At Inspired Property Management we like to help our clients and customers and ensure they fully understand what a service charge is and why they have to pay it.
Most new apartment tenants have no idea what a service charge is or why it’s required. IPM will guide you through understanding your service charge and the reason it is required.
What is a service charge?
Service charges are payments made by residents for services that are provided by the landlord or managing agent in respect of common parts of buildings and external communal areas of the estate. For example; if you live in a flat, you are required to pay services for internal communal areas in the building that your flat is situated as well as external communal areas. Examples of these charges could be internal cleaning, painting and gardening. Examples of further services you may be charged for are: sweeping of footpaths, litter picking and gardening to communal areas. In short, service charges are costs that are incurred by landlords for the upkeep of communal areas which are then charged to residents under the terms of their lease or transfer agreements. Your lease will detail more information on your services charge and may specify your individual percentage share of estate/block costs.
How do service charges work?
Estimates At the beginning of your service charge year (which is detailed in your lease) we will send you a service charge estimate. This letter estimates the amount we expect to spend on your block/estate during the next year. IPM calculate the estimates based on known servicing costs, contracts and prior year actual costs. You then pay for the full service charge year based on the amount listed within the estimate. Service Charges are variable, meaning that they will change each year depending on the amount spent on your block or estate. Your estimate may increase some years and decrease in others.
Once the financial year ends, IPM have 6 months to review all expenditure carried out to each block and estate for the past 12 months. Once we have reviewed all of the expenditure, we post out an end of year statement to each resident which details the actual costs incurred. The estimated service charge amount is also shown on this statement as a credit; the charges are shown as a debit amount. The end of year statement then shows whether overall your service charge for that year is in credit or in deficit.
Please note – your estimated service charge amount on your final account statement will be less any ground rent or sinking fund payments. This means you only pay for the services that have been provided. IPM do not make a profit from service charges as we are only allowed to pass on costs that we have incurred. You can check your actual account against your estimate to see the exact differences between estimated costs for each element and the actual costs for each element. If we are unable to finalise the review of expenditure to your block or estate within 6 months we will send you a Section 20B Notice. This is a formal notice required under service charge legislation which sets out the amount we estimate your service charge might be.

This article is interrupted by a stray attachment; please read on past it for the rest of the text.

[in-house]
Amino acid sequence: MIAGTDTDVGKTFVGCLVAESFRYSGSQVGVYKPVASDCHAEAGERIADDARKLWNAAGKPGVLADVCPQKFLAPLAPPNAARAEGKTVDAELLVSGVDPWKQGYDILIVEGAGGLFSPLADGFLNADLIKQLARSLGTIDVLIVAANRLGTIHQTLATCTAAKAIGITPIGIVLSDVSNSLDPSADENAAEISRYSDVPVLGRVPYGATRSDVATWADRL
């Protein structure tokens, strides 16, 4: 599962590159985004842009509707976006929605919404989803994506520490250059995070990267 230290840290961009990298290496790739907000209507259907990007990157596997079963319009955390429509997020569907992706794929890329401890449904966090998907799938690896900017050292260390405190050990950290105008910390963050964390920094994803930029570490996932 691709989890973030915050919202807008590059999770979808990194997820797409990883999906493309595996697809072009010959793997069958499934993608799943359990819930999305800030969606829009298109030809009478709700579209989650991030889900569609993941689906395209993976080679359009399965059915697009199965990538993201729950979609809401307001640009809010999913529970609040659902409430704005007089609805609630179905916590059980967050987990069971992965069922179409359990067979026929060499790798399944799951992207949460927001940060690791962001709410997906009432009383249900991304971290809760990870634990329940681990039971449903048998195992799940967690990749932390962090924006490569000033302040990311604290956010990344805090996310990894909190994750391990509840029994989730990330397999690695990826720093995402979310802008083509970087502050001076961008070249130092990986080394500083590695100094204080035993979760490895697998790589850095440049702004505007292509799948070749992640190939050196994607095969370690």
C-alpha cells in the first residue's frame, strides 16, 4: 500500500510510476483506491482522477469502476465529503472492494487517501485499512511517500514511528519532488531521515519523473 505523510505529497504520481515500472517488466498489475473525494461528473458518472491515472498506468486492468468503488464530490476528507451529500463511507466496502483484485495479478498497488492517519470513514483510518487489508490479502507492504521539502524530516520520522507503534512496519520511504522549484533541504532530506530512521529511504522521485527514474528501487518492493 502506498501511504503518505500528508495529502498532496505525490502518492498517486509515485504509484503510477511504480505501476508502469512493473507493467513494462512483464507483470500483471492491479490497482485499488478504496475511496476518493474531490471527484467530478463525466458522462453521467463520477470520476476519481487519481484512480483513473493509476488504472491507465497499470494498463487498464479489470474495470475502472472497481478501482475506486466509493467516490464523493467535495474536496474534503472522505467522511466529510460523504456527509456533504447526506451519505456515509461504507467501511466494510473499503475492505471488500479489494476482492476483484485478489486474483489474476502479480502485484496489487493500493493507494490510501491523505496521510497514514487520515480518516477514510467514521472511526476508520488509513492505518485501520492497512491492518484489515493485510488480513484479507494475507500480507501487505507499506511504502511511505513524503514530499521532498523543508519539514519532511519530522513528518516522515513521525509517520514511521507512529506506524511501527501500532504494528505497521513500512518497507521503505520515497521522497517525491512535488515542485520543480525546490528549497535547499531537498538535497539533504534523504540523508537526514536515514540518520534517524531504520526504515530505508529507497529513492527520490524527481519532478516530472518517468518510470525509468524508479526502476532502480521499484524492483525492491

If your end of year statement of account is in credit this means that the amount you have paid towards your service charges for the year is more than the actual amount spent and money is due back to you.
If your account is in debit this means that the amount that you have paid towards your service charges for the year is less than the actual amount spent. You are liable for the additional costs under the terms of your lease.
In addition to your service charges depending on your lease you may have to pay the following additional charges. Rent is payable if you are a shared owner and have not purchased the full 100% of your property. In this situation, under the terms of your lease you will be required to pay rent on the remaining share of your property. More details on your rent and how this is increased each year is detailed within you lease.
Some leases allow IPM to collect a ground rent for leaseholder and shared owners. Please refer to your lease for more information on the amount of ground rent and information on when/how this increases.
Some leases allow IPM to collect a sinking fund from leaseholders and shared owners. Sinking fund monies are held separately from service charges in a bank account. They are collected each year and usually spent on major works for the block / estate; for example: A lift replacement, a new roof for the block or re laying tarmac on a road within the estate. Please refer to your lease for more information on the sinking fund.
Help and Support
If you still have queries surrounding your end of year service charge account then please contact our customer service centre on 01302 729500. They will be able to direct you to the correct team who can assist you with your query.
Outside of IPM there are also other organisations that may be able to assist you with your queries. The Leasehold Advisory Service can provide free information, initial advice and guidance to members of the public about residential leasehold law.